- Bank account information and other financial documents
- Educational qualifications
- Tax documentation/returns from the last two years
Do you want to stay in France for longer than a year?
You will have to apply for an official residency permit, or a carte de séjour. You can do this at your local prefecture. You can apply at least two months before your visa runs out.
If you stay in France for five continuous years, you can apply for permanent residence without any conditions.
Moving and paying value-added tax (VAT)
You’ll need to get a Certificate de Changement de Résidence (Change of Residence certificate) from your local French consulate to confirm your move to France.
If you are bringing items owned for less than six months, you will be charged a 20% VAT plus duties. You will need to provide receipts outlining the price of the items as well as the date and place of purchase.
A detailed list of your inventory is necessary. It needs to outline the approximate value of all items in Euros and translated into French. If you have several shipments arriving at different times, every item from each shipment must be included on your initial inventory list. Do not create multiple lists.
If you do not have receipts for your items, you must still list the items in your inventory and need to provide additional paperwork.
If you have inherited items, you will need documents that explain who you received the items from, your relationship with them and when they died. You have a year after the date of death to move these items to France without paying VAT or duties.
If you are moving to France after getting married, ship your wedding presents over as soon as possible. You do not have to pay duty if you send these items within a month of your wedding day. You will also need to provide your marriage certificate and proof of French residency/visa.
Everything you ship to France must arrive within the first year of your move.
Healthcare in France
If you are committed to living in France and wish to be part of their healthcare system, you must first register yourself in the French social security system in order to receive its health benefits. This involves paying into the system (called cortisations).
You will have to go to your local Caisse Primaire d’Assurance Maladie (CPAM) and apply for a health card (carte vitale). CPAM will tell you what documents they’ll need from you in order to apply in order to get your own carte vitale.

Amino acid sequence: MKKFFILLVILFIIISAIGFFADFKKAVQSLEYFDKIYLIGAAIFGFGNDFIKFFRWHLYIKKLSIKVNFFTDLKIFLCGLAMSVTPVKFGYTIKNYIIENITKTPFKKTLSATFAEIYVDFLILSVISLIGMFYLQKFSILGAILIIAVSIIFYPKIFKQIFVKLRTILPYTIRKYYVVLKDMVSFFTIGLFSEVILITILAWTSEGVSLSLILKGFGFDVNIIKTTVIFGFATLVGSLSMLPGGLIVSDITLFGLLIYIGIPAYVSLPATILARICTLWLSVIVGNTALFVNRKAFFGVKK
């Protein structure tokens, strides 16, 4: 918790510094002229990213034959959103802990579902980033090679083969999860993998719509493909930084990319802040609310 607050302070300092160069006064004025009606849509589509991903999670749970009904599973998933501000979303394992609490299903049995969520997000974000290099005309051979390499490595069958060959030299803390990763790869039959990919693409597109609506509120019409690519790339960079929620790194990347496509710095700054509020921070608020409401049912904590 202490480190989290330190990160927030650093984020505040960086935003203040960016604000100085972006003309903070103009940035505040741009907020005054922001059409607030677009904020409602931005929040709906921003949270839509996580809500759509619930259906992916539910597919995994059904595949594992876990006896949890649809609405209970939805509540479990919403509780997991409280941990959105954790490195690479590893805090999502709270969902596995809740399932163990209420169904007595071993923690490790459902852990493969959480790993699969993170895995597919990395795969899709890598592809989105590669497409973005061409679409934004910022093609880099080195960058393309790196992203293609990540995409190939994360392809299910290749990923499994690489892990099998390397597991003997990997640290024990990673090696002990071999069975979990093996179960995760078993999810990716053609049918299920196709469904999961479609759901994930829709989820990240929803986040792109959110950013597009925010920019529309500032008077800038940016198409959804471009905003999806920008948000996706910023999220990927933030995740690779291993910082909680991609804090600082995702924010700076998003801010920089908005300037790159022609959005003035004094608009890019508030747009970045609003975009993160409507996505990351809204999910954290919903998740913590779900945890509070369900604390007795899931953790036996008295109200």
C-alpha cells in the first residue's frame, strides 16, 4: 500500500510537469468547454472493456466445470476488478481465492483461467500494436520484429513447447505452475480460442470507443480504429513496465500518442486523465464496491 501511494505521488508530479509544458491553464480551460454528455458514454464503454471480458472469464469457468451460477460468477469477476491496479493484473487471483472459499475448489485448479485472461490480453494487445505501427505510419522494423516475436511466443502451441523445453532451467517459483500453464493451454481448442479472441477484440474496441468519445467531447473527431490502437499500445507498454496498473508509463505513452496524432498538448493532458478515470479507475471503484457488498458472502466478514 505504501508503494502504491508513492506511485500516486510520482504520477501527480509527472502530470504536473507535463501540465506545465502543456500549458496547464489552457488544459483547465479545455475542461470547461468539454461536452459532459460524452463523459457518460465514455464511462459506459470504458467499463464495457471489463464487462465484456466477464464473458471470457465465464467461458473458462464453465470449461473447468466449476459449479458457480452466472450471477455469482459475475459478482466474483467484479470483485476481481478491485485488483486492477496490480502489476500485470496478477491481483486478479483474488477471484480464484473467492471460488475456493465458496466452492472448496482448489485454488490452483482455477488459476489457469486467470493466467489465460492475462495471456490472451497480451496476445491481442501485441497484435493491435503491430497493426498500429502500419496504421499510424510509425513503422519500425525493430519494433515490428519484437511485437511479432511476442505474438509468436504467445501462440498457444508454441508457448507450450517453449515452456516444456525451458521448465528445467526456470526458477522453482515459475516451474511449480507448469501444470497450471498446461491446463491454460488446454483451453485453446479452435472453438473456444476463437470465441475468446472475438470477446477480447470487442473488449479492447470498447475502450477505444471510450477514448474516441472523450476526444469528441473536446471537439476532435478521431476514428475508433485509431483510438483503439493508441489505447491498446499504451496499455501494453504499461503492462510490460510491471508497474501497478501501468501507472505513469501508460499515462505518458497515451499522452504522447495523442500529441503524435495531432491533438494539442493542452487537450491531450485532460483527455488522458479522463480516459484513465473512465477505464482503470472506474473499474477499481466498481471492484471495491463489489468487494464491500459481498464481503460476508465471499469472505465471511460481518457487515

You can access the healthcare system by being employed in France or through Protection Universelle Maladie (PUMa), the French universal health coverage system. If you don’t qualify for either of these, you can apply for PUMa by declaring you are sans activité professionnelle (aka without a professional activity in France).
Once you receive your carte vitale, you will then be reimbursed for any healthcare costs. However, the healthcare system will not cover everything (only about 70%).
You can purchase additional medical insurance to cover the remaining costs, or buy a mutuelle, a French top-up insurance.
Setting up a bank account
It is advisable to set up a French or international bank account in the U.S. before you make the move to France. If you wish to open a French bank account, it will take 3-6 weeks to do so.
Banks may initially be wary of opening an account for you due to the Foreign Account Tax Compliance Act (FATCA) and its high cost of compliance for French banks. However, if you prove you have a residence card or visa, you can claim opening a bank account as a right.
You will need a bank account (French or otherwise) to be able to sign up for French mobile or internet services, and to be able to rent a property.
Paying taxes in France
You must pay French taxes once you become a French resident (living and working in France for more than 182 days). You will have to register yourself at your local tax office (hotel des impôts) or town hall (mairie). You can pick up your tax form at these places, or find it online here.
French tax season runs between April and May each year. You must file before May 31 or be fined 10% of your tax bill. Even if you think you’re not making enough to meet the lowest tax bracket, you still need to file a tax return to confirm this. If you hold investments or financial accounts in the United States (or anywhere else in the world), you must declare them on your French tax returns.
You can find out more detailed American-French tax information here.